Penillion was another of Jack’s requests. He arrived at the mill one day in 1975 with Annabel Etkind, a beautiful eighteen-year old harpist, who wanted a piece for them to play at a Grosvenor Square banquet. I thought: ‘Where would one encounter such a combination? Perhaps a Welsh Eisteddfodd?’ The name Penillion is the Welsh custom of singing (or playing) improvised verses on a given theme to a melody either well-known or taught by the harper. I composed my own folk-like and (what I thought to be) Welsh-like theme and seven variations on it. Years later when working on my Violin Concerto with the Berlin-based violinist Christiane Edinger I arranged the harp part for piano: ‘One listened to this concisely constructed work with its astonishingly inspired melody as if the name of the composer were not Howard Blake but Antonín Dvořák. The Slavic-sounding tonality of this poignant piece makes one curious to hear the Violin Concerto that Blake has composed for Christiane Edinger.’ (Berliner Tagespiegel). This is the first recording of that version, created for her in 1994.
The deeply reflective E major slow movement (Lento) of the Piano Quartet has always been particularly dear to me. I wrote it one beautiful spring afternoon in 1974 at Highbridge Mill, with sun streaming through the window and total silence. It begins with a major third repeated on the piano acting as a bell-like accompaniment to three statements of a four-note rising phrase, first on violin then imitated by viola and cello. When I was writing the Piano Concerto some sixteen years later it occurred to me that its first movement also revolved around a four-note theme and that this Lento could be further developed in an orchestral concerto context. It is transposed to F major rather than E and the theme is first stated by the piano soloist, yet the special atmosphere remains. I can never decide which version I prefer.
Jazz Dances was the only piece on this album not suggested by Jack Rothstein. Sussex pianist and conductor Janet Canetty-Clarke had attended the first performance of the Piano Quartet and determined to build an entire choral and instrumental concert of my recent music around it. She got things rolling by commissioning a cantata, The Song of Saint Francis, for her own choir, the Ditchling Choral Society, and invited us to play Penillion and the Piano Quartet. However the concert wasn’t quite long enough and she wondered if I had a piece for two pianos. I didn’t and there was very little time but I ‘dashed off’ these little dances and performed them with her to hearty applause. They are not really ‘jazz’ but, as I wrote in the programme-note: ‘pay mischievous but affectionate homage to the rhythmic intricacies of popular dance forms’. I called them Dances for Two Pianos, later scoring them for orchestra as Concert Dances. In 2001 I created a string solo version for the cellist Martin Rummel giving them the more apt title Jazz Dances from which this violin version derives.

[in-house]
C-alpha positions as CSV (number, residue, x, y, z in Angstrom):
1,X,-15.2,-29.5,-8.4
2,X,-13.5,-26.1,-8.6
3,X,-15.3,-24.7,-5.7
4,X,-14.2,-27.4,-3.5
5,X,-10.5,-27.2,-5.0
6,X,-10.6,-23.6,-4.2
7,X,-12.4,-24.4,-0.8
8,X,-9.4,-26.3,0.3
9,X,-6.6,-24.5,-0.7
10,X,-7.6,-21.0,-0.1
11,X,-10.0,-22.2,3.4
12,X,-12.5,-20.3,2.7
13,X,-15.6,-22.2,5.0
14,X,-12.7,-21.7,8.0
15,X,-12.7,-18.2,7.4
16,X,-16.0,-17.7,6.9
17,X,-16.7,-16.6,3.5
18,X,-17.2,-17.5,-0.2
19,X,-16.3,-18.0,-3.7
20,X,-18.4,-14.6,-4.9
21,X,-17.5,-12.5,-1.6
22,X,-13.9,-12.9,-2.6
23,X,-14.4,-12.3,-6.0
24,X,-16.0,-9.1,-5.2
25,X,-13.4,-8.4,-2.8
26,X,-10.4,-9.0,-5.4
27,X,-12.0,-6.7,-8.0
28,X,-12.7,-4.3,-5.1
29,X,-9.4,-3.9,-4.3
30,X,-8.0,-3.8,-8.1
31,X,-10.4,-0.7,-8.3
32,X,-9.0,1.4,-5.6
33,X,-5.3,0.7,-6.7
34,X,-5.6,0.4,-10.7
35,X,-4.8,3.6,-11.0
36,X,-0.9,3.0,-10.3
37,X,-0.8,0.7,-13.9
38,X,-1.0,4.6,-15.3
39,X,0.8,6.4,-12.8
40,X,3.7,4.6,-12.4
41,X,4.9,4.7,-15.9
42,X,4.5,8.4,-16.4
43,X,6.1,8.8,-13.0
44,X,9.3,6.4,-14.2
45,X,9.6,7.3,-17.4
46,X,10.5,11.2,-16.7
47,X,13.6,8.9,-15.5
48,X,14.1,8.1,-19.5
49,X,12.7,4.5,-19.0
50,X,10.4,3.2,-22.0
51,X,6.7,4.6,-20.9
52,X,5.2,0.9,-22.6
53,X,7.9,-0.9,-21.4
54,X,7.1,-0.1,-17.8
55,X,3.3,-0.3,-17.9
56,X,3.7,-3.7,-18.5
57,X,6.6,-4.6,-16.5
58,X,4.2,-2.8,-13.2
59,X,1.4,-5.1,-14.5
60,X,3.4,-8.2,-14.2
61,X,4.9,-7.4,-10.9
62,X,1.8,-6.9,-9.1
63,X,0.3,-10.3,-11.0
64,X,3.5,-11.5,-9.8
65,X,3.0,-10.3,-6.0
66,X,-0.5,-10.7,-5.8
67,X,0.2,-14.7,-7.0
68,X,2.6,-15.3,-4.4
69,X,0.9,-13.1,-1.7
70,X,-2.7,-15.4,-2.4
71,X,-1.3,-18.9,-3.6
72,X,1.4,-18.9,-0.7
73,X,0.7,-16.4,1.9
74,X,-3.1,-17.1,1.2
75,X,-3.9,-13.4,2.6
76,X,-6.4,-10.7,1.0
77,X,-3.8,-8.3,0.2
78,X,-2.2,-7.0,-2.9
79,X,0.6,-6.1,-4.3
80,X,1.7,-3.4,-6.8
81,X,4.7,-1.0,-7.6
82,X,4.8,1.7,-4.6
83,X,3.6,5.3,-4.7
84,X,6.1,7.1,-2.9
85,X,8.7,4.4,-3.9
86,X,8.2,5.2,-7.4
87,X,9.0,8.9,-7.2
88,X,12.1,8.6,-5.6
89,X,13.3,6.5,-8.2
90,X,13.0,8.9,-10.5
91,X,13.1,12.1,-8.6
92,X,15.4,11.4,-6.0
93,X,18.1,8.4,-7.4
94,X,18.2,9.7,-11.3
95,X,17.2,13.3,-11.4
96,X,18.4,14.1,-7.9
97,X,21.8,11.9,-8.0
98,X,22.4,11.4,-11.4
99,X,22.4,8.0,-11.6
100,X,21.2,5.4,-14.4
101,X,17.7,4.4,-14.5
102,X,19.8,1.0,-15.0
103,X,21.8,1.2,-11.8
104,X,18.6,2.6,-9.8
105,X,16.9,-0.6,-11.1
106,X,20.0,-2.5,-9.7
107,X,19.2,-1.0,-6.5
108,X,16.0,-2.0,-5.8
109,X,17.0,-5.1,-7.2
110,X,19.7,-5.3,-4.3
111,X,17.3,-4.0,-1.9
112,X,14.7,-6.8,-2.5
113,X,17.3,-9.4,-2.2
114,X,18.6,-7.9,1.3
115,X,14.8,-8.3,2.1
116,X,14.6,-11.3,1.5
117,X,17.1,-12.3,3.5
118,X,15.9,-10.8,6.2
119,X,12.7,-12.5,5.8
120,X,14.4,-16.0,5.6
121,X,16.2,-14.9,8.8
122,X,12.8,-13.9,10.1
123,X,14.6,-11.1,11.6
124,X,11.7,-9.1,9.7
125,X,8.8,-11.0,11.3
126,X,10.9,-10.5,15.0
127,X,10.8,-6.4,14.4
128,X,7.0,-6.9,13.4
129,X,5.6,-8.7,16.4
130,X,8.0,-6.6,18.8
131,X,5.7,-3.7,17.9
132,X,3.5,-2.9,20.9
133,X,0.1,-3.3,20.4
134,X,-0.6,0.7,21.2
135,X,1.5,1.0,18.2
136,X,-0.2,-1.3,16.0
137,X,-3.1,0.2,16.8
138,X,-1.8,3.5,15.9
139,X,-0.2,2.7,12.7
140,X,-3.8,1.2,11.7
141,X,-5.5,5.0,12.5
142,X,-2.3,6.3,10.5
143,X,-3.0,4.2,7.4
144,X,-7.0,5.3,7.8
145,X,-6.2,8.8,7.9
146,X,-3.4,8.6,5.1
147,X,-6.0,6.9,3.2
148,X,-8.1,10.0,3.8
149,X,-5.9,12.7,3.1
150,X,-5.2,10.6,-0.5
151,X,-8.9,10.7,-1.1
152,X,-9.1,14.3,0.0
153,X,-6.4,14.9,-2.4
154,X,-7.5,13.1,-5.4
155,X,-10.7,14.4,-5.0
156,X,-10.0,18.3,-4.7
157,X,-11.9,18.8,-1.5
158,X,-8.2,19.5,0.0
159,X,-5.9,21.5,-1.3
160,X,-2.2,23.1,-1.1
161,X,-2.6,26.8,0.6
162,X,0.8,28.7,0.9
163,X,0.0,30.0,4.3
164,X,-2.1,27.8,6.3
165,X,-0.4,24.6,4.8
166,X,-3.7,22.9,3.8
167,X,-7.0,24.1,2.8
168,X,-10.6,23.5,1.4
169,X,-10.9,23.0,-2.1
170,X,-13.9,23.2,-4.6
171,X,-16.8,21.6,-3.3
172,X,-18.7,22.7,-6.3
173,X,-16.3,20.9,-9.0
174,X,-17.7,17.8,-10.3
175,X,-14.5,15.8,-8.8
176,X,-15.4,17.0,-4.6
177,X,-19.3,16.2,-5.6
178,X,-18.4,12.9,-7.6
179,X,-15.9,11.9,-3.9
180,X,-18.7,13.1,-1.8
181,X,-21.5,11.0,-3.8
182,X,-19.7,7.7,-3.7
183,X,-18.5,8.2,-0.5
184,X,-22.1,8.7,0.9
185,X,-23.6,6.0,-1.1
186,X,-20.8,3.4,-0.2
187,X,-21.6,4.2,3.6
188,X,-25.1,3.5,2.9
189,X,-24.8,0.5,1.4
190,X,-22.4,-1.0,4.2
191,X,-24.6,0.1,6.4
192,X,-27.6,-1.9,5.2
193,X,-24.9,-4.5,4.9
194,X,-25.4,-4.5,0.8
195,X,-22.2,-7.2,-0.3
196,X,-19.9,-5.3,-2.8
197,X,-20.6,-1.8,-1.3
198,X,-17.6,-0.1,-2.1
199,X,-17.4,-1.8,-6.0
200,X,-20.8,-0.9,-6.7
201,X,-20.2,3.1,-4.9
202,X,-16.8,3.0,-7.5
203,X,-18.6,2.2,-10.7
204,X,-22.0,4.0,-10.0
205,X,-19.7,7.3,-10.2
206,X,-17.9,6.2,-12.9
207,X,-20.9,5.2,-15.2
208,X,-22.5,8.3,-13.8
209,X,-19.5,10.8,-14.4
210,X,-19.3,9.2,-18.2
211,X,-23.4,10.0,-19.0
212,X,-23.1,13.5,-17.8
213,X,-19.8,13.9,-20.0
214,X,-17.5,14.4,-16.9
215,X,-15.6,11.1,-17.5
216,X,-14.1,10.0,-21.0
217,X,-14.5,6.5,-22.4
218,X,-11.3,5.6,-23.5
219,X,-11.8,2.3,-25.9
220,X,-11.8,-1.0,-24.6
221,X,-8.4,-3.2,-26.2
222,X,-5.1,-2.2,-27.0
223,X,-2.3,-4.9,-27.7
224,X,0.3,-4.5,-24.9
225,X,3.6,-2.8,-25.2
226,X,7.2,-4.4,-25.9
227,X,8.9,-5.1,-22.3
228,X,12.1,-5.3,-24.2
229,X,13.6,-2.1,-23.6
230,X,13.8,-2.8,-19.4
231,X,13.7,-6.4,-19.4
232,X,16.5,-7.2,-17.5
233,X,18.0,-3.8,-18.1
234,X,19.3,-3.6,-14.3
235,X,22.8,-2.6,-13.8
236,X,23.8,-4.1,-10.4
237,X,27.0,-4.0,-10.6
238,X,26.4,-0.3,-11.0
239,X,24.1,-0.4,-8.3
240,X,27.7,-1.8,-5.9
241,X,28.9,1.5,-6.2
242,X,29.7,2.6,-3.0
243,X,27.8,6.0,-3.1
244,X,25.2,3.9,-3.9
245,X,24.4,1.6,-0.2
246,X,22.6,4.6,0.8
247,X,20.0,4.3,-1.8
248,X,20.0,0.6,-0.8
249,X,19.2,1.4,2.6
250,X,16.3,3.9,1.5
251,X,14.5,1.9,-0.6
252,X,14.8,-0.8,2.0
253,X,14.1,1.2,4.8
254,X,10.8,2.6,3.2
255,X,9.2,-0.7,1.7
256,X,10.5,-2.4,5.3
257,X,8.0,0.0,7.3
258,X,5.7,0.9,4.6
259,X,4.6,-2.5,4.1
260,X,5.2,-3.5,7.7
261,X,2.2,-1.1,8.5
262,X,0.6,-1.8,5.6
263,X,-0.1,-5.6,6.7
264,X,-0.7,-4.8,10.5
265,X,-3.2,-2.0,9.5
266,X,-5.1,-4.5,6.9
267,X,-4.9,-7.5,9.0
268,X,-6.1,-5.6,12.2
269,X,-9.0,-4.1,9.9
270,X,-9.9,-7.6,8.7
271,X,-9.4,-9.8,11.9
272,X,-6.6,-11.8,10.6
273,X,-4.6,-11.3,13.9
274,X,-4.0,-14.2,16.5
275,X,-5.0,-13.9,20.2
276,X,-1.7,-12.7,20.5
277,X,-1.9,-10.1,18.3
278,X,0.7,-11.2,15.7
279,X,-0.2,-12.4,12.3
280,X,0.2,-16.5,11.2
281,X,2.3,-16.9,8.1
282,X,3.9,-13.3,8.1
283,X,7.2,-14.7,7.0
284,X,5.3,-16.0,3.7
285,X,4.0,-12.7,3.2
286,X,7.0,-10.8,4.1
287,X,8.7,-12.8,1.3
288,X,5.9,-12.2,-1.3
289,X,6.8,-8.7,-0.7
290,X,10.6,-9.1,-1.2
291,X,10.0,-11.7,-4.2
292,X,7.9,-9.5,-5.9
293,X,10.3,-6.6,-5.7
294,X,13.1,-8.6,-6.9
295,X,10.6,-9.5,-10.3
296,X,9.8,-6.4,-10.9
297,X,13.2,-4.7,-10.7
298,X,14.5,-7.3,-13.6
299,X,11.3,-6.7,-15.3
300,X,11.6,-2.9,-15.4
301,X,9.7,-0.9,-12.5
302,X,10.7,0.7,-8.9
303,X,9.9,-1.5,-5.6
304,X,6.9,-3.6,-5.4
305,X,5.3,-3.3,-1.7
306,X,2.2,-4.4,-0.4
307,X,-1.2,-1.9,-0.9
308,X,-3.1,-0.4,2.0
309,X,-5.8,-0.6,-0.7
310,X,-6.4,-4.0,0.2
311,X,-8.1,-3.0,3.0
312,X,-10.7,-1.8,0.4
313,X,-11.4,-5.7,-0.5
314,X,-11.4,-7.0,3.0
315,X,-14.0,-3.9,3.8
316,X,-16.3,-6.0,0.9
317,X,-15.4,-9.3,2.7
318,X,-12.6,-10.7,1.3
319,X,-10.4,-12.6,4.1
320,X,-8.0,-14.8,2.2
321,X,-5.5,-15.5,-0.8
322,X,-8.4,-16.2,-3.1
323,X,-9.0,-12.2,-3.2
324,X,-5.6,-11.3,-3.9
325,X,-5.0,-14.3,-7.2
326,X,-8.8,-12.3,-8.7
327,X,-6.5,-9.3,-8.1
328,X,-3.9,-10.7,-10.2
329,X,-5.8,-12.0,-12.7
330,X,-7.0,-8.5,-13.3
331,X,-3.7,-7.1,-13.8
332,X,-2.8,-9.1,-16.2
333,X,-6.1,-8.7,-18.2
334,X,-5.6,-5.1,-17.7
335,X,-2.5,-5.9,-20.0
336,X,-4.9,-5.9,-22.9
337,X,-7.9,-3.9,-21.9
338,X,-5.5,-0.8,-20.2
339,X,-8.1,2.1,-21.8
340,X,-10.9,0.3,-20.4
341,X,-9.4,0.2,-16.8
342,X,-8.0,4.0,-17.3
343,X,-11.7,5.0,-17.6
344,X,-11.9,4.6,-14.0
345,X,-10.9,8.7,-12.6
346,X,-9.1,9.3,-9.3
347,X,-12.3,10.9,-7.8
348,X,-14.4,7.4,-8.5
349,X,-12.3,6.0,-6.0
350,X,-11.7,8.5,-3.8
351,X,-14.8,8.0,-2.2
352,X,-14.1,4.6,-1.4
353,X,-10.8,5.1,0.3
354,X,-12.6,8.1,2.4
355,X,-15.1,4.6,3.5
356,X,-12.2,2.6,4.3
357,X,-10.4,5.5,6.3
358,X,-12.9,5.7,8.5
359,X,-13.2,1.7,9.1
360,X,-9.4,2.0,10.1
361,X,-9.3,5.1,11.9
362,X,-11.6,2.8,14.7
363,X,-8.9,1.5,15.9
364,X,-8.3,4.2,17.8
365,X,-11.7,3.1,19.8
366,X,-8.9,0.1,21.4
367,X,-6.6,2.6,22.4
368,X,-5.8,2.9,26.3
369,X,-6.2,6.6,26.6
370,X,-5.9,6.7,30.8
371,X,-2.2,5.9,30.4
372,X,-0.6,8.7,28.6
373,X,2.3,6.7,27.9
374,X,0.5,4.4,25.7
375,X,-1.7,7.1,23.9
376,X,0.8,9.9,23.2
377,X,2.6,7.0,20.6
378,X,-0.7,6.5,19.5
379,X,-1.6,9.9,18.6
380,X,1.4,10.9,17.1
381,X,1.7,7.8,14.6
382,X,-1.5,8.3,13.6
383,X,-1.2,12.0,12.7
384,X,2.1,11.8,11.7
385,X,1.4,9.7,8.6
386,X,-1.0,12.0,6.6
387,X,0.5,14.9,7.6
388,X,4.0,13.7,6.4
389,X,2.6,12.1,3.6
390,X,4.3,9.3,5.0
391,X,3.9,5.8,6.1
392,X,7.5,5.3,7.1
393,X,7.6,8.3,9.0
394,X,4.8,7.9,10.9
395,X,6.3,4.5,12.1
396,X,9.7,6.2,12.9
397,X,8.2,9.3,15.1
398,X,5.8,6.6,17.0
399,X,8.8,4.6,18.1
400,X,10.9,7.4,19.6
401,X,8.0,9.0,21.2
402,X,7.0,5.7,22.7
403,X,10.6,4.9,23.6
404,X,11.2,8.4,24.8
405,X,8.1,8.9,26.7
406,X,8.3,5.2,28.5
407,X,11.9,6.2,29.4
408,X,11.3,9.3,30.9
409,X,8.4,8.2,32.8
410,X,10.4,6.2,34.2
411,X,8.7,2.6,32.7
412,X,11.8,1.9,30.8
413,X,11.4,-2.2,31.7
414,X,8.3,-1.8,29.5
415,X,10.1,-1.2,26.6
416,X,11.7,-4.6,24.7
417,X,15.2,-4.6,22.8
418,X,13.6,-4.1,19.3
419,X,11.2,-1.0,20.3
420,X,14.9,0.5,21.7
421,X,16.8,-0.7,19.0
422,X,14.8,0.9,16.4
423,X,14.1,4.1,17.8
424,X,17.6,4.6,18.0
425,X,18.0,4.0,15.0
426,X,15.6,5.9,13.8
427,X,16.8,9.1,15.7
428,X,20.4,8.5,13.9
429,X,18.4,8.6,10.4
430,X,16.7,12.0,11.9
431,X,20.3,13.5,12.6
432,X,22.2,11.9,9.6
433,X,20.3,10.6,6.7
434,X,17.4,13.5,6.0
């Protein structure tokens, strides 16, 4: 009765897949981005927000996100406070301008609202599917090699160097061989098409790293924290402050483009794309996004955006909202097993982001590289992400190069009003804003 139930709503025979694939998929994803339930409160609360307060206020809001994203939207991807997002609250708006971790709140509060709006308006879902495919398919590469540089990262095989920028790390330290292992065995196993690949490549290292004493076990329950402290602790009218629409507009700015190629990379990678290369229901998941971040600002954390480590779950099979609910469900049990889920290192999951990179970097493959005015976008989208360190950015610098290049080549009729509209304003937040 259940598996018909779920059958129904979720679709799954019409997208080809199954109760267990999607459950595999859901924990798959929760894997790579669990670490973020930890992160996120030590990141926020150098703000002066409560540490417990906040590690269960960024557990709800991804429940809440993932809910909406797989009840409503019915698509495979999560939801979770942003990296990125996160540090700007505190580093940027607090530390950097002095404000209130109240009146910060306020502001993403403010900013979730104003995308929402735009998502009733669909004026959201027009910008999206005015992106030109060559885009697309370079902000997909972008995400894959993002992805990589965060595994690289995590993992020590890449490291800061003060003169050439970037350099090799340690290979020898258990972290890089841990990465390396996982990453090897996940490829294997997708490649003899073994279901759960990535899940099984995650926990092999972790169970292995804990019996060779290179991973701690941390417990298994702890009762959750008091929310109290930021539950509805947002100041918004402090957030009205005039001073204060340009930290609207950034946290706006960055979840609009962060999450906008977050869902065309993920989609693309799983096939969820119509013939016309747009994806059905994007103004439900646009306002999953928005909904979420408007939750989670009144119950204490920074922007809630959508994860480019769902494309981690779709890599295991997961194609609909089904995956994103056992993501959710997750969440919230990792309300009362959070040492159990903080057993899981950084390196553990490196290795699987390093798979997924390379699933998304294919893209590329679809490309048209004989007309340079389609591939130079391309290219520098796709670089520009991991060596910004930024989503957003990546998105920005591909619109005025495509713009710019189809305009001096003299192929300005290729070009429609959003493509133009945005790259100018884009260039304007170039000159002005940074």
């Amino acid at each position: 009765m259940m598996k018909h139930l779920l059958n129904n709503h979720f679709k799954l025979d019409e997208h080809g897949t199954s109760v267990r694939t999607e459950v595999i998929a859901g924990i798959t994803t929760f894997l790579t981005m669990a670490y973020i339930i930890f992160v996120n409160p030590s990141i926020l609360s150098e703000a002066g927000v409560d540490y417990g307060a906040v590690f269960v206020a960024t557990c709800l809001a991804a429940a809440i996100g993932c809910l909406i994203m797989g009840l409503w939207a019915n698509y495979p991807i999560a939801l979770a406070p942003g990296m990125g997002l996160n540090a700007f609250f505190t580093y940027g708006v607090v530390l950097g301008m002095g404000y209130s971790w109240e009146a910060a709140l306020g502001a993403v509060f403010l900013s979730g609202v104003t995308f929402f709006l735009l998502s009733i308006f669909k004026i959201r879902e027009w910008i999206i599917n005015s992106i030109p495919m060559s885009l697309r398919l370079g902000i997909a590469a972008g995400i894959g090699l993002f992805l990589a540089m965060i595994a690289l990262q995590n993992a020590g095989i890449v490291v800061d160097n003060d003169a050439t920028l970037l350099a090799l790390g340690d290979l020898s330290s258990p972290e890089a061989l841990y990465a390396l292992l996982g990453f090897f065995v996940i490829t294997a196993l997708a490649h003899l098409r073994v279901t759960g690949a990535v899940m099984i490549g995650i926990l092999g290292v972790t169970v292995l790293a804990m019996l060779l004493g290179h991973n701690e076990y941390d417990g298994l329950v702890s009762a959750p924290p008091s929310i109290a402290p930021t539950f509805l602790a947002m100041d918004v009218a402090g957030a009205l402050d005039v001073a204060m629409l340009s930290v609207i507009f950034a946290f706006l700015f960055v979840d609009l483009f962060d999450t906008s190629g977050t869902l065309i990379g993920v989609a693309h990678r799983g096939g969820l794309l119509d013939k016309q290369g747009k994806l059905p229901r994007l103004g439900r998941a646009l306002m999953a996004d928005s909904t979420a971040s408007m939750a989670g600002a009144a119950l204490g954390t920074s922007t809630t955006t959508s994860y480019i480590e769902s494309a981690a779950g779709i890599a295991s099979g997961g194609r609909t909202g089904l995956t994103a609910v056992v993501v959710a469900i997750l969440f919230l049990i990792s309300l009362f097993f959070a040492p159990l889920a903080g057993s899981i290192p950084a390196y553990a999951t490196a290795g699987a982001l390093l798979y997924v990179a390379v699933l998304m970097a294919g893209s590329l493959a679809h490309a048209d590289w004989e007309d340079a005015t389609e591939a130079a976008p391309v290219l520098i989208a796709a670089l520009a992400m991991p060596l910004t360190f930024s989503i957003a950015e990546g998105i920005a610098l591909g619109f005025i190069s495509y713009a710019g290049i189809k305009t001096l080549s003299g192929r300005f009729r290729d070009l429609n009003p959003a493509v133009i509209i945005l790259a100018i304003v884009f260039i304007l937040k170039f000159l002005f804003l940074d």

In a Sony sleeve-note of 1991 music critic Christopher Palmer wrote: ‘What is particularly unusual in Howard Blake’s case (as a composer) is that, far from disowning his alter ego, the kind of musician he was and the kind of music he produced in the first ten years of his professional life, he has found in them the mainspring of a remarkable personal renaissance. Much of the raw material of his most significant recent works derives from this source, but so refined, processed, enhanced, even sublimated, as to be scarcely recognizable.’ ‘Jazz Dances’ clearly demonstrates the beginning of this curious alchemy.
I met Madeleine Mitchell last December at a London music publisher’s Christmas party and she asked me if I had written anything for violin. I told her I had just finally completed a violin sonata after about 35 years and typically she said: ‘When can we try it?’ We got together and gradually explored the other works now featured on this album. I realised much to my surprise that there was in existence more than seventy minutes of music for piano and strings. Even more surprising was the fact that all of that music had begun its journey during the same time slot, from 1973 to 1976. We approached Naxos who were very supportive of the project and we set about learning how to play the music. In some cases I undertook considerable revisions of both violin and piano parts so that now all the pieces are eminently playable (if not exactly easily playable). I cannot thank Madeleine enough for her enthusiasm and immense hard work in putting this together and I hope, as she does, that it will give as much pleasure to those who get to hear it as we got from playing it.
Howard Blake is a Fellow of the Royal Academy of Music and in 1994 received the OBE for services to music.
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BLAKE, H.: Violin Sonata / Piano Quartet / Penilli...